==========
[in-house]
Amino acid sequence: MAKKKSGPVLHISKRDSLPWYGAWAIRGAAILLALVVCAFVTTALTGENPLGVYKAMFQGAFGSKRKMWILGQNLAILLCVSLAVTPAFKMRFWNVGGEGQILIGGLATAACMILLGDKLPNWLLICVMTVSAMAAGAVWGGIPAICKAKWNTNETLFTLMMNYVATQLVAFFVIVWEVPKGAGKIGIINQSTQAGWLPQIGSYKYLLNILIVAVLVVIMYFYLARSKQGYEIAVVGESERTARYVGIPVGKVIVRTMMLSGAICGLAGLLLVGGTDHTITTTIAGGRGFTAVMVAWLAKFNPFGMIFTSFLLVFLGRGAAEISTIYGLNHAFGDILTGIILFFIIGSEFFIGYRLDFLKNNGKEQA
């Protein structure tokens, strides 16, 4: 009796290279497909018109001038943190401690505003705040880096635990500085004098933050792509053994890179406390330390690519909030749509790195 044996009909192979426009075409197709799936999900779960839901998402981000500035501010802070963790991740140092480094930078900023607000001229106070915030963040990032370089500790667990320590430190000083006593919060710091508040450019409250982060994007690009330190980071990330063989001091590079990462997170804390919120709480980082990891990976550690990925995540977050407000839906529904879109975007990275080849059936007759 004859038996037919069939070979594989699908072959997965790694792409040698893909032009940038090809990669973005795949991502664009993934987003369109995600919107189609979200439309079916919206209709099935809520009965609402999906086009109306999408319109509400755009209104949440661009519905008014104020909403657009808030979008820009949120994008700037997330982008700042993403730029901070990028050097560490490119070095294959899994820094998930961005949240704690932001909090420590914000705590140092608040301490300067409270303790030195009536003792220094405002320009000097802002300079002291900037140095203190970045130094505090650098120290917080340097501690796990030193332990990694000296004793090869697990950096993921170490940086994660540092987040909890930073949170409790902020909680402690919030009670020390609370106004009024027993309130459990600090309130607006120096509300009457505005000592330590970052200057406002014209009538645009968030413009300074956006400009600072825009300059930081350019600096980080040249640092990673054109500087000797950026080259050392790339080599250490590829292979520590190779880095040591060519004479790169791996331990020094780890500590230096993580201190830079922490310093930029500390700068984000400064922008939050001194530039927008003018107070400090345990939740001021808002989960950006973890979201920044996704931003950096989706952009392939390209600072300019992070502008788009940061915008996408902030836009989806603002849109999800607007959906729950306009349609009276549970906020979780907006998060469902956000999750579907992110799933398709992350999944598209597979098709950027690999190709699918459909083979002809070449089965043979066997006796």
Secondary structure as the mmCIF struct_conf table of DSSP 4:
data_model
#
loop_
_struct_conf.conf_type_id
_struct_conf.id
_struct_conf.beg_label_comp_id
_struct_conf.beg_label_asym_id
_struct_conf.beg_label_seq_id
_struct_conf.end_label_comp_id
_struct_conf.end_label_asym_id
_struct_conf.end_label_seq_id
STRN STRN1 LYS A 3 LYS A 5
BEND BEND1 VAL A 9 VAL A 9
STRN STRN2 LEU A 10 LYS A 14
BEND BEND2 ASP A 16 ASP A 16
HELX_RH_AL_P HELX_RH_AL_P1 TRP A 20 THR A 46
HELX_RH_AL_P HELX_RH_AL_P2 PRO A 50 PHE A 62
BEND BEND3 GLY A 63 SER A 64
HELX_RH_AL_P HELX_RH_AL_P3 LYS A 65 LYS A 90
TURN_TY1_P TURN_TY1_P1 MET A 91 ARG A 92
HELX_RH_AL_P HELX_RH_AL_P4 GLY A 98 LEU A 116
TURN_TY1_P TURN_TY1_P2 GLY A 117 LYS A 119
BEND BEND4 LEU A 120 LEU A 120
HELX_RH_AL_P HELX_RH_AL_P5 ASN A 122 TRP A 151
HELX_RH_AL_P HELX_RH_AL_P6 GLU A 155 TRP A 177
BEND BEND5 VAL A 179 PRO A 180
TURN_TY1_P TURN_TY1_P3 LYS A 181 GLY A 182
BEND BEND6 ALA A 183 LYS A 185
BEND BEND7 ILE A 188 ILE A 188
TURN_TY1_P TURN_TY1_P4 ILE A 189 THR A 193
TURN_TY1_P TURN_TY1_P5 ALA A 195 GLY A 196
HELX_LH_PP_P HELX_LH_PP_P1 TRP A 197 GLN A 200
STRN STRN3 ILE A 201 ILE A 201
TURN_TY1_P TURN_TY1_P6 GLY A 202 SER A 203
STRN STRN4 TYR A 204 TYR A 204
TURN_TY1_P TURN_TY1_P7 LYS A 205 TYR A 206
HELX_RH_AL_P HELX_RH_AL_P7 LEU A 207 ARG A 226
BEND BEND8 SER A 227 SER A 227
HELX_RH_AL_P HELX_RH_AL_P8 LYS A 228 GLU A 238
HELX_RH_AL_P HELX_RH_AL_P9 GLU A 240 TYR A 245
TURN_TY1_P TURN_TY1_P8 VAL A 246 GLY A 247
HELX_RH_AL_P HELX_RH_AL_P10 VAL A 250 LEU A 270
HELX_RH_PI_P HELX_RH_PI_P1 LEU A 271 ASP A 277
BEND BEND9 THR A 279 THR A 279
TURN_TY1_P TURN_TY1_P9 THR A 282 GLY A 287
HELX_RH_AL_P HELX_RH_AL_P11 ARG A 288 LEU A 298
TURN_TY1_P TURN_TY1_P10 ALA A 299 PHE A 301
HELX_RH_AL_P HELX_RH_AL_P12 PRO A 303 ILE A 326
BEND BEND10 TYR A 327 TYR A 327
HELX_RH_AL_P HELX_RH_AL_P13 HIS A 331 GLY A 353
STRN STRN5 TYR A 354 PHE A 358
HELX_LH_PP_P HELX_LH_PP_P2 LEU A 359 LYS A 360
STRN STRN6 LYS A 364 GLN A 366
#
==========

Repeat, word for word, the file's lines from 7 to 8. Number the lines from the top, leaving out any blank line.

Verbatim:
loop_
_struct_conf.conf_type_id